Why Donald and Fred Trump got away with it

Donald Trump tax returns
Donald Trump tax returns
Photo illustration by Alex Law

Why Donald and Fred Trump got away with it

City, state and federal authorities could hardly keep up with the ways that money moved from father to son.
October 3, 2018

In January 1966, New York state investigators caught up with real estate developer Fred Trump. At a televised hearing of the State Investigations Commission, they asked him about the $21,000 he billed the state to lease a $3,600 dump truck and the $8,280 tile scrapers that actually cost $500 apiece for some of the many developments he built with financial support from the city, state and federal governments.

After Trump’s years of leveraging public subsidies to help construct a real estate empire and amass a personal fortune, state investigators were aware of his efforts to maximize his wealth in just about any way that he could. “Is there any way of preventing a man who does business in that way from getting another contract with the state?” commission chairman Jacob Grumet asked Trump.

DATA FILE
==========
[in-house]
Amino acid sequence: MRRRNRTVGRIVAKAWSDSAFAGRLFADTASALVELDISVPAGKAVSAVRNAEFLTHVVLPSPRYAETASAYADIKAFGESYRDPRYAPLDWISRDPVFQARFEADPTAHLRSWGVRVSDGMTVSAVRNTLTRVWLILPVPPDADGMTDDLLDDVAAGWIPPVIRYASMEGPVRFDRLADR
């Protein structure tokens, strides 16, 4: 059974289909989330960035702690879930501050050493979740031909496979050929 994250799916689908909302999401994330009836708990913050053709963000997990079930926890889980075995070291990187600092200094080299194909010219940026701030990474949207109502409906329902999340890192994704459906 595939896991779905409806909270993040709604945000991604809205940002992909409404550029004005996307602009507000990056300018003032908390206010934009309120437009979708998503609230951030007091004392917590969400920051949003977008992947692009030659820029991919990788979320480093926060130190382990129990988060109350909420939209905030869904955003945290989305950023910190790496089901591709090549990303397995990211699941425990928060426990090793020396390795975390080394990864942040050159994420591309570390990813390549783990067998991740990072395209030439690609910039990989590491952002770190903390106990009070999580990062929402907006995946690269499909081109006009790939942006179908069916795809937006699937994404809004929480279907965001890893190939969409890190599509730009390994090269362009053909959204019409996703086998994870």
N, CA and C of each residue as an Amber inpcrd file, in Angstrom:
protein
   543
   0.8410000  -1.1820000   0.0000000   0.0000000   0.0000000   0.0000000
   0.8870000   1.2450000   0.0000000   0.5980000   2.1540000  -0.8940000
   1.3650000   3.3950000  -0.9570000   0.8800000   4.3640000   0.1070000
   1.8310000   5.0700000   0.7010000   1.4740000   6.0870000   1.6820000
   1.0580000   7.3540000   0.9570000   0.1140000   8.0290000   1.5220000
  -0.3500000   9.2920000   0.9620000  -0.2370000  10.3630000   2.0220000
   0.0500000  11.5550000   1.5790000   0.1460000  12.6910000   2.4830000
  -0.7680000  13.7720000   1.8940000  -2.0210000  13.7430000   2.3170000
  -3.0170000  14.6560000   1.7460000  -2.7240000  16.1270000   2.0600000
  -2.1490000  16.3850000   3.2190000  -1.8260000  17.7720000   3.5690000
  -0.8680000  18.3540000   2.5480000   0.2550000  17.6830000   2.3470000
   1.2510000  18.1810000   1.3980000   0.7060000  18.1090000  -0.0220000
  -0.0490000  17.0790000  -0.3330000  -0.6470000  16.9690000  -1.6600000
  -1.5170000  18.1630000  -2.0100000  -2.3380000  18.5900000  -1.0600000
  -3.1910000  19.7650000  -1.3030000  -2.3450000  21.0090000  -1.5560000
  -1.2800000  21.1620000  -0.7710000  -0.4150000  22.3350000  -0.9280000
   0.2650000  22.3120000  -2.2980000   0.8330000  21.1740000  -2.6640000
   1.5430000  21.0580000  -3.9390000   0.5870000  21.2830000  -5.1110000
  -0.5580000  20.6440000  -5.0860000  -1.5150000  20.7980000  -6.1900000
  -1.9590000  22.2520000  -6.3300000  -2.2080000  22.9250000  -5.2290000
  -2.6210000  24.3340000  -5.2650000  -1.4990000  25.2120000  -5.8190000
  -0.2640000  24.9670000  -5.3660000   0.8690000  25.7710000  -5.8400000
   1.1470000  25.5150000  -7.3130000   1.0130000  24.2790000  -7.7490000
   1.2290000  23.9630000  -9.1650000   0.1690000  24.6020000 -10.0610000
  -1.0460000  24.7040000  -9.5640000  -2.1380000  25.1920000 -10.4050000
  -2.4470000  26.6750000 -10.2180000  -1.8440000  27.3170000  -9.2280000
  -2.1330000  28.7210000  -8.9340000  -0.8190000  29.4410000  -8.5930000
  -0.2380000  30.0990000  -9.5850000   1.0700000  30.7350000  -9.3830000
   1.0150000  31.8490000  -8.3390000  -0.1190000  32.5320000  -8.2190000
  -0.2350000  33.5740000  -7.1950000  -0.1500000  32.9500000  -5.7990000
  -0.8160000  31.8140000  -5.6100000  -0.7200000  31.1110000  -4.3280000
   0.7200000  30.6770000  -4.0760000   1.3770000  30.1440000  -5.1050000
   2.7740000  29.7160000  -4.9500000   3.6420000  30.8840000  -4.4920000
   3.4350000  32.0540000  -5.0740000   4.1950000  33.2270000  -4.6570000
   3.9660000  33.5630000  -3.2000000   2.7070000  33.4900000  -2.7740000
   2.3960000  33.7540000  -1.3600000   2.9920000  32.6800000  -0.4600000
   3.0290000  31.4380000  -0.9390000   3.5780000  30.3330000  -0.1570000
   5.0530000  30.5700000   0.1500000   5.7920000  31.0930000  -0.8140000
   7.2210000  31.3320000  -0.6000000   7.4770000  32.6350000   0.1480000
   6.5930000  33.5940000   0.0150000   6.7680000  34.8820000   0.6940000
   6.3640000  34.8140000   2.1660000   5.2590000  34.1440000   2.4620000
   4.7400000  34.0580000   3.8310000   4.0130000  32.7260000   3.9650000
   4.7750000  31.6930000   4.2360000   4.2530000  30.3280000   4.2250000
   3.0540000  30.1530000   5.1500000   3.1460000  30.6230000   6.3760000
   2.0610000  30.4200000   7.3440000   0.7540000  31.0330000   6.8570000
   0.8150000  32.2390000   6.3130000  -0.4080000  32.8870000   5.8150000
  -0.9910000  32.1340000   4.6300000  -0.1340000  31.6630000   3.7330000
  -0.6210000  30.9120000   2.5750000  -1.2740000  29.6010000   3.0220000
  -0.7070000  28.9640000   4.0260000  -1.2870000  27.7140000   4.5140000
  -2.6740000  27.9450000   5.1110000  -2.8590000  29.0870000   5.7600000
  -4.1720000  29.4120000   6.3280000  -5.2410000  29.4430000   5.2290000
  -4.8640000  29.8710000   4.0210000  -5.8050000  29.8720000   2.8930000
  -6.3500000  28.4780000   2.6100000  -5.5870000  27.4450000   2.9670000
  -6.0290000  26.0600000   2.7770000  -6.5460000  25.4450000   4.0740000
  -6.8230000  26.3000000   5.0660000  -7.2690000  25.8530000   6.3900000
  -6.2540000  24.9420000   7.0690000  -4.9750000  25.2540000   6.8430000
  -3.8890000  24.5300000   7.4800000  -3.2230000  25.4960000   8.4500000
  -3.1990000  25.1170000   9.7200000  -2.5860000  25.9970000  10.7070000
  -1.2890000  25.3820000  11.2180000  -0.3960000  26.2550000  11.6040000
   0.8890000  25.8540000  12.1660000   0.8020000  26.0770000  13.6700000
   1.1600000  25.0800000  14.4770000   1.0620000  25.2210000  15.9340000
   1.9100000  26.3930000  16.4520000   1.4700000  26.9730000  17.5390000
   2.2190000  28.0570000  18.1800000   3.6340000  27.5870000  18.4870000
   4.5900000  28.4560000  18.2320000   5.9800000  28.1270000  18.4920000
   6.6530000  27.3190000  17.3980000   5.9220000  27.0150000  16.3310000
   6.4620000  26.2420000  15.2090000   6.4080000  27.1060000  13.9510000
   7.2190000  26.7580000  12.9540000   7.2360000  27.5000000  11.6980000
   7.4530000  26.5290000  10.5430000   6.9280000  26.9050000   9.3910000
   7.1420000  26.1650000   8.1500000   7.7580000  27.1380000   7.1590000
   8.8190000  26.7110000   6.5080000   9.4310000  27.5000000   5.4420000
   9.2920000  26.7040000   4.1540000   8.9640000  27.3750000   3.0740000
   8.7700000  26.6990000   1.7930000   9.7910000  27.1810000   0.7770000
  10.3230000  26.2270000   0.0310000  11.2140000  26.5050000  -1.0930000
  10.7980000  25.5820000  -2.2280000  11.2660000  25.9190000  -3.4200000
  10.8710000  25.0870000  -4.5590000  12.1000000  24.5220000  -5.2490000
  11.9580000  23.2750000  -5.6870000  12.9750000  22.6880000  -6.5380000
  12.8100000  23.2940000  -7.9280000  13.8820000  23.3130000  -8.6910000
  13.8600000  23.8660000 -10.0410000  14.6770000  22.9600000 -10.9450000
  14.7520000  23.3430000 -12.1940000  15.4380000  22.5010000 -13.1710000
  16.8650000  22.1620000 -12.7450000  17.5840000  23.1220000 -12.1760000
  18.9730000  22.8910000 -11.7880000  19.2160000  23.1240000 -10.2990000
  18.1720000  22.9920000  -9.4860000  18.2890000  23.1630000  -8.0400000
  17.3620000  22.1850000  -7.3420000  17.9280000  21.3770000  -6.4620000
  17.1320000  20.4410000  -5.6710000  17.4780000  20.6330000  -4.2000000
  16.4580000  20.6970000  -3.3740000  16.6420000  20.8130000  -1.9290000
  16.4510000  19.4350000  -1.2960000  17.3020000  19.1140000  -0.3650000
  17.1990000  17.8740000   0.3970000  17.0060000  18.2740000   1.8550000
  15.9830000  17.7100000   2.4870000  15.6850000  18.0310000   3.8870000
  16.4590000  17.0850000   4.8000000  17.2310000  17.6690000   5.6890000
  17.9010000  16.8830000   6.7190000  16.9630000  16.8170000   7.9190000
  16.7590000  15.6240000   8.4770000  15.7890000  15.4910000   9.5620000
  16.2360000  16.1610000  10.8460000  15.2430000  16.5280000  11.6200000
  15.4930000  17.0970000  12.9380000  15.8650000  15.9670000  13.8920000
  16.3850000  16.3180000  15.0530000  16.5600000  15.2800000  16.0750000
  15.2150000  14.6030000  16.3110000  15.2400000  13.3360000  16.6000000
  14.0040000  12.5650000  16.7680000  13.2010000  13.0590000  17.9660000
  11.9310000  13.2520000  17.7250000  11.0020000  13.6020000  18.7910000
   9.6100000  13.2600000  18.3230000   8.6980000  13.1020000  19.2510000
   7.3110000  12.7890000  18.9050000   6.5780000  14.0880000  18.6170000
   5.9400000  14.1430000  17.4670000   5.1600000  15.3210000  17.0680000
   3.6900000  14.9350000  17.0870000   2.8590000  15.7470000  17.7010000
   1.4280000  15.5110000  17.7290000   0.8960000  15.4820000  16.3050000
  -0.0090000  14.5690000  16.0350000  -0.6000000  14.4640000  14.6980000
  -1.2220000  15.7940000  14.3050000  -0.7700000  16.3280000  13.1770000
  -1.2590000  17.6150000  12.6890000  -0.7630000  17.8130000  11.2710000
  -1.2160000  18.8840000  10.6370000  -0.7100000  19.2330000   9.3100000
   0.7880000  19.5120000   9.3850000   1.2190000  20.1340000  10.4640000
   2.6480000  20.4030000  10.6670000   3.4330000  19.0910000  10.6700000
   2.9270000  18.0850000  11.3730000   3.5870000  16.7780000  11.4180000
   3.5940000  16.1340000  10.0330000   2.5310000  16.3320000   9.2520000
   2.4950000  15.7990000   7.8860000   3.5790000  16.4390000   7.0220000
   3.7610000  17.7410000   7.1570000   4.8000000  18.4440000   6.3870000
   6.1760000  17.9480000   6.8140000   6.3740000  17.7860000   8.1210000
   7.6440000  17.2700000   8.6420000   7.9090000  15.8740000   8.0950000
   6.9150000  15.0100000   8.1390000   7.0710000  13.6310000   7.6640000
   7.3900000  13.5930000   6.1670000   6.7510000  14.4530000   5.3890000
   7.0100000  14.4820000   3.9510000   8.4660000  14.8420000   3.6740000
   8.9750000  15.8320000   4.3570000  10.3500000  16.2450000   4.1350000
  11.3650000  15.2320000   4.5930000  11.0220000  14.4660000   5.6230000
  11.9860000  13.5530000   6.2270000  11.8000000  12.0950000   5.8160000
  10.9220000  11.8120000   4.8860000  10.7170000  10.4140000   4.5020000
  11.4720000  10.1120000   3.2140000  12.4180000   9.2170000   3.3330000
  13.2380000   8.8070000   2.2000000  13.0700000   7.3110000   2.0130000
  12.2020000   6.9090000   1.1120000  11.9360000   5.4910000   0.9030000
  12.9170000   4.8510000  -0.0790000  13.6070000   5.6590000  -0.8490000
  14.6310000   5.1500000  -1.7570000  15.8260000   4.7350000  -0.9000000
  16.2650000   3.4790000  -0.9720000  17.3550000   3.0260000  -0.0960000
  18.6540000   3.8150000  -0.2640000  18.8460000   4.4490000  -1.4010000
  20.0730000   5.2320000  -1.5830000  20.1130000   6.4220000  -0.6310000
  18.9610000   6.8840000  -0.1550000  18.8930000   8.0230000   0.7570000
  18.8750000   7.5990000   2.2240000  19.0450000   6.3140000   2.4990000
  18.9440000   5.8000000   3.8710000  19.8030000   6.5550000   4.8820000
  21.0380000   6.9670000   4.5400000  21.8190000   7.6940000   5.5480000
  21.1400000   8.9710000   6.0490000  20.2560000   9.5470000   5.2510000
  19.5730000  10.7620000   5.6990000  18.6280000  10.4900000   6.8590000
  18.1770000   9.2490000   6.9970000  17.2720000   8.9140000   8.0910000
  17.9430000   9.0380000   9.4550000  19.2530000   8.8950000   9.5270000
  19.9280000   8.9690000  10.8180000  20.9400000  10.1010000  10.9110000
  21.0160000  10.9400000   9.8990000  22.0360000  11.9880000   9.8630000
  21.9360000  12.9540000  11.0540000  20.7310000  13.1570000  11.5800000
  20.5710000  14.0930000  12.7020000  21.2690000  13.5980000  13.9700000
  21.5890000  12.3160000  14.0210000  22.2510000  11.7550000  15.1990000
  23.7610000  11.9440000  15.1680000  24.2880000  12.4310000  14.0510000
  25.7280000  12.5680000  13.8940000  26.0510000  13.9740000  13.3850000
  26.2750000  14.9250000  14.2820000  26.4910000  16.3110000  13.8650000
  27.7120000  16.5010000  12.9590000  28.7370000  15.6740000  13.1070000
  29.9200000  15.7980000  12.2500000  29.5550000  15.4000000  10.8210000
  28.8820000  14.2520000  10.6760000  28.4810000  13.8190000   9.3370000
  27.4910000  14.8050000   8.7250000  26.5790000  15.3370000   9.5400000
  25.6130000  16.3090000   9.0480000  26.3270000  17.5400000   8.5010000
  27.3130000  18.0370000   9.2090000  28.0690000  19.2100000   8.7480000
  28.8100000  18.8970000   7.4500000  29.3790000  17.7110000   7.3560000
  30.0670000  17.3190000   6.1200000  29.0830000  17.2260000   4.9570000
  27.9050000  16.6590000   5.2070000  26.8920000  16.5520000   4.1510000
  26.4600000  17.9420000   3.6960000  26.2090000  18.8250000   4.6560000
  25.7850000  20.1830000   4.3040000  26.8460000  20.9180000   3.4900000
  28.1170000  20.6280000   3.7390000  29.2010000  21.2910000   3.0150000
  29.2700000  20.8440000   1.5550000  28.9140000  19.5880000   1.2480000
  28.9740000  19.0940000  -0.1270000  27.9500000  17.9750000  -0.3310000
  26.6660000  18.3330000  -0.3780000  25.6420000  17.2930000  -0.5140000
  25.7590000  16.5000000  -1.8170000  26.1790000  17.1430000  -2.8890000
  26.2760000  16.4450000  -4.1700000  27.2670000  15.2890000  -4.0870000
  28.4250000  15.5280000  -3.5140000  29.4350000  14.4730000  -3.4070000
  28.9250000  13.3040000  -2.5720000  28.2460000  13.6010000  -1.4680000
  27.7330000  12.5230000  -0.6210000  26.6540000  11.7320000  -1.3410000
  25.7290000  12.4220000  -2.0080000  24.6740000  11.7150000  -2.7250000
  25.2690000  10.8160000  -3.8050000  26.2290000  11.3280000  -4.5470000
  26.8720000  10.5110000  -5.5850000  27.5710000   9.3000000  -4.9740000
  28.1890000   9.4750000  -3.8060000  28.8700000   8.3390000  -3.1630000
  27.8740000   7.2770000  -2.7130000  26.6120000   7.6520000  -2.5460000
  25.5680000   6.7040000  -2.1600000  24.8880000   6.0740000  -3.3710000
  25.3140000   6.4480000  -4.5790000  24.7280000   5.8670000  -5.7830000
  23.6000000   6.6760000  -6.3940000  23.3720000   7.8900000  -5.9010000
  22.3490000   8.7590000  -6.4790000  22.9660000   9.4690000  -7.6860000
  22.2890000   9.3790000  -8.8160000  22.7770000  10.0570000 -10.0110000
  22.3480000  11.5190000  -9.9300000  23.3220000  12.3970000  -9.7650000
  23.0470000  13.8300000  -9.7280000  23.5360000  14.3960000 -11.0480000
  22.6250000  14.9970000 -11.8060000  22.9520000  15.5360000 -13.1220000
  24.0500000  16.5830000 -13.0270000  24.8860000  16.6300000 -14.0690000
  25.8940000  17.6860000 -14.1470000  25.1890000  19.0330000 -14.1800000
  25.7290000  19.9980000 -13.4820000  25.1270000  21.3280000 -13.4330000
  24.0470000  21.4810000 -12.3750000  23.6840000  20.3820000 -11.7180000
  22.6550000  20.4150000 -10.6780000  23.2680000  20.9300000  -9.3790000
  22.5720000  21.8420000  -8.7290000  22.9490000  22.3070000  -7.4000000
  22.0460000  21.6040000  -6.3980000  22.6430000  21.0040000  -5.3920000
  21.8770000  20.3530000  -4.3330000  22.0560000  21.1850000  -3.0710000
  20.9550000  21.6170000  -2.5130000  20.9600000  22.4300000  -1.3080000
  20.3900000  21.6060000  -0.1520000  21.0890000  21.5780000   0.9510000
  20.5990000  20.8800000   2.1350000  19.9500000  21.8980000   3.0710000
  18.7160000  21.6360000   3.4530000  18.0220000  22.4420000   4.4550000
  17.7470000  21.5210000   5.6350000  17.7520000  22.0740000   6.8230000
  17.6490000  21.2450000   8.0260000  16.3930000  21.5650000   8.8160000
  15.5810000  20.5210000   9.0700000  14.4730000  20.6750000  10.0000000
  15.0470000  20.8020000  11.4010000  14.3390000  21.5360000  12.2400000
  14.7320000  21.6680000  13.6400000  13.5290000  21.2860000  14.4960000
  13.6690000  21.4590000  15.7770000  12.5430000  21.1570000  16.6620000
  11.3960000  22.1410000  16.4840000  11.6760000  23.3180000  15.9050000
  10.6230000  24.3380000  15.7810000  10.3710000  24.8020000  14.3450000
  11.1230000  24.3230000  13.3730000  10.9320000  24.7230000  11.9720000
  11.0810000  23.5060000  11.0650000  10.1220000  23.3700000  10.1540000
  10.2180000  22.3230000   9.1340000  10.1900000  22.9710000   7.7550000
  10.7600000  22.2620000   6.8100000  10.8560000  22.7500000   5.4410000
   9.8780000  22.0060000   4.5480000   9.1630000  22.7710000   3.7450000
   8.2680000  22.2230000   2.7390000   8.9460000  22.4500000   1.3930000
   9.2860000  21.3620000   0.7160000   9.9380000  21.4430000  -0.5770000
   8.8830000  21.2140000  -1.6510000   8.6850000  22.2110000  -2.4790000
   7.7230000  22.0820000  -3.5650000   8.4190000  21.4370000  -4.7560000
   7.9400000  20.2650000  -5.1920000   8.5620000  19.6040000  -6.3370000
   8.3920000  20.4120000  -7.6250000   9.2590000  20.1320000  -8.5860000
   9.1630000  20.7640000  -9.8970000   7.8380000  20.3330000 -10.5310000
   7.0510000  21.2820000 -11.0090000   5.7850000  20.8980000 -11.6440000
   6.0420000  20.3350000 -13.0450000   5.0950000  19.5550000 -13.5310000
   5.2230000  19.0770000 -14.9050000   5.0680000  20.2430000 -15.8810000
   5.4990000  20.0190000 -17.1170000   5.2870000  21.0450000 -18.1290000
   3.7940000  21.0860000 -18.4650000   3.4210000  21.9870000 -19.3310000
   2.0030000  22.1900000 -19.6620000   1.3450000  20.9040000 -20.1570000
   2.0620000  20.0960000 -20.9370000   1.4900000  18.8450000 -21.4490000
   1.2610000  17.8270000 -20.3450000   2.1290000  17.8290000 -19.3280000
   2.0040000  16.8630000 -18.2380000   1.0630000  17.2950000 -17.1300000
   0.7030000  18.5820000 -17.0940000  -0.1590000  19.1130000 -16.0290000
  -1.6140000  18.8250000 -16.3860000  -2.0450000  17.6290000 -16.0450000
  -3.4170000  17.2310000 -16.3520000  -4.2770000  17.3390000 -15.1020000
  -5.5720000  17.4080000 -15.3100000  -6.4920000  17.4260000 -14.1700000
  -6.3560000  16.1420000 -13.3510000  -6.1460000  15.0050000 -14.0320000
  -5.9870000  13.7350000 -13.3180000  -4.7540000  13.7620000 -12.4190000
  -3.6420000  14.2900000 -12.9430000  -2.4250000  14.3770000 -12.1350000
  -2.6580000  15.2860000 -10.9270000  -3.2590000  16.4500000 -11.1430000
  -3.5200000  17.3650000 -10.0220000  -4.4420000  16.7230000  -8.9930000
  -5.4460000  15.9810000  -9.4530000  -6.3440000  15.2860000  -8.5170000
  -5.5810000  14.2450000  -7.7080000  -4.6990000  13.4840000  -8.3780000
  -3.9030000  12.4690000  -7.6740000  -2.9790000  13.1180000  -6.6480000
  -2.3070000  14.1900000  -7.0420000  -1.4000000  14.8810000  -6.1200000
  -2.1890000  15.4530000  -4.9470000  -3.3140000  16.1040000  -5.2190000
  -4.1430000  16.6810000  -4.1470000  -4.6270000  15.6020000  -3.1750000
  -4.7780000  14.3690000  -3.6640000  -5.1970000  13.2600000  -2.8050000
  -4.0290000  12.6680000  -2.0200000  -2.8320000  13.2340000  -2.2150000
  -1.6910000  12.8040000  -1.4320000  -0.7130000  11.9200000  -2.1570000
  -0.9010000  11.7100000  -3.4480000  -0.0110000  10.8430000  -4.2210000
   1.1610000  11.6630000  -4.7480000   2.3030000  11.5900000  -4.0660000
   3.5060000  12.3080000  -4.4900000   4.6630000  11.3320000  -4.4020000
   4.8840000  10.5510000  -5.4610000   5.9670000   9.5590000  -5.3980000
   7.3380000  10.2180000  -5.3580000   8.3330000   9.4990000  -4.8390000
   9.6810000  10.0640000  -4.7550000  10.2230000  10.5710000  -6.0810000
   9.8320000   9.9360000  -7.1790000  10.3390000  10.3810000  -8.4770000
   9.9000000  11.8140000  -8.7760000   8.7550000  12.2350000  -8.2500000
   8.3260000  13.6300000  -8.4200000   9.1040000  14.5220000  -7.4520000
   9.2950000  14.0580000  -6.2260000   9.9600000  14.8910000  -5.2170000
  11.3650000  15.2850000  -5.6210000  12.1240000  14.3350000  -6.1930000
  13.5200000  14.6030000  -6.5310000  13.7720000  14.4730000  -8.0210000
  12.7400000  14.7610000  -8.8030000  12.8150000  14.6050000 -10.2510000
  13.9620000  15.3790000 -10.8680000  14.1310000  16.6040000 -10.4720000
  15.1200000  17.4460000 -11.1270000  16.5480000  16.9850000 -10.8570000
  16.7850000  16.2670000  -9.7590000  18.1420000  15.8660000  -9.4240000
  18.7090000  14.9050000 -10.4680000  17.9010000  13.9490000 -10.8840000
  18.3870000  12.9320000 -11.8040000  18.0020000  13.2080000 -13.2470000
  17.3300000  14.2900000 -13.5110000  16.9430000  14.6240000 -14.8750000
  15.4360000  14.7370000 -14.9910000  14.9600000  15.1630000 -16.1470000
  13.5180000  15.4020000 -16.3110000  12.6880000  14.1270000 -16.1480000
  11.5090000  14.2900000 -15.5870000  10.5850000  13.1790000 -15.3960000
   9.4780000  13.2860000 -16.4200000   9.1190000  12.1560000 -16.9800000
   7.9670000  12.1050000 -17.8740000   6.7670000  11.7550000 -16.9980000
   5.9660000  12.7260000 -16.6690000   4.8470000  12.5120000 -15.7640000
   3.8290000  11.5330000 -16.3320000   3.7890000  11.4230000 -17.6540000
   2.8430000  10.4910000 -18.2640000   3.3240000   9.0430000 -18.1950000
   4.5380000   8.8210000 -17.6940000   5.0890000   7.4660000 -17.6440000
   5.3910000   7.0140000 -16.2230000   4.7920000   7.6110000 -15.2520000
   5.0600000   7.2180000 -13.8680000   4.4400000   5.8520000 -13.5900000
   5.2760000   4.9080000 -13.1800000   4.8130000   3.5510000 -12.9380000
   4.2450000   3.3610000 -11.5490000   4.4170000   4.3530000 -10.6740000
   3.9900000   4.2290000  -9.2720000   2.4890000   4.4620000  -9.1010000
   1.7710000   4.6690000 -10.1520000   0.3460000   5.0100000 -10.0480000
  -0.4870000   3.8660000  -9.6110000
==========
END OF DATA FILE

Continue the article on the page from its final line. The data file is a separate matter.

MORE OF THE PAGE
This episode was “the greatest humiliation of his career,” investigative reporter Wayne Barrett wrote in his 2016 book, “Trump: The Greatest Show on Earth: The Deals, the Downfall, the Reinvention.

But humiliation did not discourage Trump from continuing to work the system to maximize wealth for his family. In fact, he was only getting started.

A blockbuster New York Times investigation of President Donald Trump’s personal fortune, published Tuesday, details the ways that his father channeled his wealth to support his son’s often-troubled business ventures. In the decades that followed the 1966 hearing, Fred Trump funneled his wealth to his children, particularly his second-eldest son Donald, who apparently was eager to take the money and expand the family brand.